Having one unifying platform of ideas, principles, and plans can unite and strengthen our youth program.
I sort of learned this the hard way (well at least it was hard for me when it happened!)
When I first came to my church, we had a handful of students and about 4 volunteer leaders. I decided to aggressively pursue more adults leaders and recruit some capable college students from a nearby Christian college. (After all, I myself was a product of internships as a college student).
The first year we had about 3 and then added about 3 each year, to the point that I had about 10-12 college students helping run the program. But then something terrible and wonderful happened. “My” students (notice the quotations) started to gravitate towards these leaders. They were spending more time with them than me, confiding in them, and eventually our ministry started to take on a much different feel.
Over time I learned to give not only these college students, but the rest of my adult volunteers more freedom to dream, more responsibilities and roles, more ownership of our ministry, and much more credit!
I started to really focus on training and discipling them and then allowing them to run the ministry. Listen, it was (and still is) very hard for me to back away from things I used to do and still like to do. But I have watched our leaders and our students grow much more by this approach. No longer am I the one doing everything, making all the decisions, teaching all the lessons, counseling all the students, and taking all the credit. I have intentionally taken a step back and allowed others to flourish.
My youth ministry professor at Gordon College, Bob Whittet, stressed this approach:
“Work hard to work yourself out of a job”
What we meant was that as youth pastors, all of our hard work and effort should work toward promoting and equipping others (and not our own reputation or legacy). We should work diligently to reproduce others (but better versions) and to produce new emerging leaders who could own day take over when we leave. This approach should not change even if we feel called to say for a decade or longer.
I can honestly say that if I left my church or my position this month, the ministry would continue to roll with a smooth transition. I am happy for that. I also think that I have some really gifted leaders who could completely run their own youth ministries and probably do a better job than me.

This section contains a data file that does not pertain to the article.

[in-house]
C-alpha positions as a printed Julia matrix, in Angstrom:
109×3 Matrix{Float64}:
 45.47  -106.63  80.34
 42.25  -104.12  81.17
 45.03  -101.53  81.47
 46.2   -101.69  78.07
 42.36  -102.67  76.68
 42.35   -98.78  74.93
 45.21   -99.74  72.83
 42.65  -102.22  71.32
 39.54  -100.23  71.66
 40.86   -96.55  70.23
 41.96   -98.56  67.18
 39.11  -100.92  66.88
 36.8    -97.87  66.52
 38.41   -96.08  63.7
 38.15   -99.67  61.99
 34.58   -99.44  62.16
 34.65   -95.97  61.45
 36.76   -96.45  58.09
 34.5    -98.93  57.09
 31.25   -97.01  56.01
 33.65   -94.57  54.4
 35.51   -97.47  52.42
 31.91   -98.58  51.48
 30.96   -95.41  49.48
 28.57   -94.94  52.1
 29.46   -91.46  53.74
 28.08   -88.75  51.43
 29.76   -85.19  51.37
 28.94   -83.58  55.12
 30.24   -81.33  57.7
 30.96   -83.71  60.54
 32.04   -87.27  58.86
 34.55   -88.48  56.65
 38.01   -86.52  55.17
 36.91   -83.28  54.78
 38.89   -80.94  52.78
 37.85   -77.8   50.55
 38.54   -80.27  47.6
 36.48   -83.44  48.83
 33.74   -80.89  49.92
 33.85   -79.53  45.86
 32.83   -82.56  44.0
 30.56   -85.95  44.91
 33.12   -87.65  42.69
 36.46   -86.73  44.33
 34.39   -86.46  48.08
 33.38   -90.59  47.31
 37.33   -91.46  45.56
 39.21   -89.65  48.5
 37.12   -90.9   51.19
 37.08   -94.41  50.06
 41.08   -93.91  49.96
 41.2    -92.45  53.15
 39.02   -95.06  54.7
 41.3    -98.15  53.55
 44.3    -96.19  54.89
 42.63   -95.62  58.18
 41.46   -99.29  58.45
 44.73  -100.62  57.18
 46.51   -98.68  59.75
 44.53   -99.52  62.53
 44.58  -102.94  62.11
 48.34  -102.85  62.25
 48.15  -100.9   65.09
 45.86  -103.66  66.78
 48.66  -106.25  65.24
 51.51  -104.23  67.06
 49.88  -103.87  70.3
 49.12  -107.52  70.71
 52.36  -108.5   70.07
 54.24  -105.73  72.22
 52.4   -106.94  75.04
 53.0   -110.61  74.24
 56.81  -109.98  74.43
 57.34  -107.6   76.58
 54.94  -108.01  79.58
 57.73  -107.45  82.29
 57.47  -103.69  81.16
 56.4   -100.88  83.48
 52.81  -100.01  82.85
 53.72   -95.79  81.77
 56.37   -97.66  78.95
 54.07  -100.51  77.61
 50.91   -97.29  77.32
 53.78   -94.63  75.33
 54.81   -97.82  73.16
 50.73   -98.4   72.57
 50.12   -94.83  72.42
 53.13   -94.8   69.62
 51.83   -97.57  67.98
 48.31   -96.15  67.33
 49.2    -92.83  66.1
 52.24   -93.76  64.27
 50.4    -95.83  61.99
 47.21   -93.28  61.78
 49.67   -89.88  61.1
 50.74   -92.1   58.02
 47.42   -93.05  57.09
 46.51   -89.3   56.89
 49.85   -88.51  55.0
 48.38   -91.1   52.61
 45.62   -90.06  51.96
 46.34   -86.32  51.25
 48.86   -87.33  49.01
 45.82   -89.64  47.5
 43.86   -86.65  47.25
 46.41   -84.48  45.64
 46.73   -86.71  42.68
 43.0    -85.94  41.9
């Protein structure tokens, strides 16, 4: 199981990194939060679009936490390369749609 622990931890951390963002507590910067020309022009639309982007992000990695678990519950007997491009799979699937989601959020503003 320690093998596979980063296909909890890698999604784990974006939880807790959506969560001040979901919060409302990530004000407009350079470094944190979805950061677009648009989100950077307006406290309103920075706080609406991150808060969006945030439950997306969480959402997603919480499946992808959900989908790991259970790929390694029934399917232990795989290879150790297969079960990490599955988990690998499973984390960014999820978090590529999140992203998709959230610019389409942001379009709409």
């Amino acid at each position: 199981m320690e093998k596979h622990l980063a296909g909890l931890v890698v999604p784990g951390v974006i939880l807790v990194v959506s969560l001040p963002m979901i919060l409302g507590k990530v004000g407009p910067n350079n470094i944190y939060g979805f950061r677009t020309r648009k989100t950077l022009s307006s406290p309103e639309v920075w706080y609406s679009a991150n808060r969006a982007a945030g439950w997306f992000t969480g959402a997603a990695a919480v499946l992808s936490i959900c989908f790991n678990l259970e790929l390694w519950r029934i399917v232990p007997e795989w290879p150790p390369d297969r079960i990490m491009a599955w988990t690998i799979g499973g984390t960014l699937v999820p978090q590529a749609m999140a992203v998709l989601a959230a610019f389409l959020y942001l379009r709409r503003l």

Back to the analogy of the book. If our youth ministries are Spider-based, then if the head (youth pastor) gets cut off, the ministry may be in danger of dying. I have seen this happen far too often. A good youth pastor leaves and then the program is in shambles until another “good” full time person comes.
In a Starfish youth ministry, all parts are equal, and if an arm is cut off, another grows back to takes its place. Also interesting, is that apparently the arm that is cut off has the unique ability to grow into its own starfish. Our youth ministries should be a place of intentionally and lovingly “cutting” off student leaders and adult leaders to allow them the freedom to expand and start their own ministries. It will end up with more starfish (ministries) and ultimately a bigger and hopefully healthier species (kingdom of God)
So now, if and when I hear someone ask…..
“Whose is charge here?”, it takes on different meaning and signficance.
That question no longer brings a sense of embarrassment, but rather pride and accomplishment.
When people come to visit our youth ministry, I sincerely hope they wonder that very question.
I hope I am in the back blending in and hanging out, and that my adult leaders, volunteers, and students have so much ownership of the ministry, that it is hard to figure out who is in charge. I realize that it is one thing to structure our weekly meetings that way and quite another to implement this way of thinking and approach to our entire ministry. After all, we are the ones spending the most amount of time thinking,dreaming, planning, (and writing) about these things. But I suppose we can begin to do these same things (think, dream, plan, write, talk, etc..) with our leaders instead of in isolation.
I believe that when we shift away from centralized (youth pastor as the head) to decentralized (leaderless or shared leadership), our ministries will grow healthier, expand quicker, and survive any departures or transitions.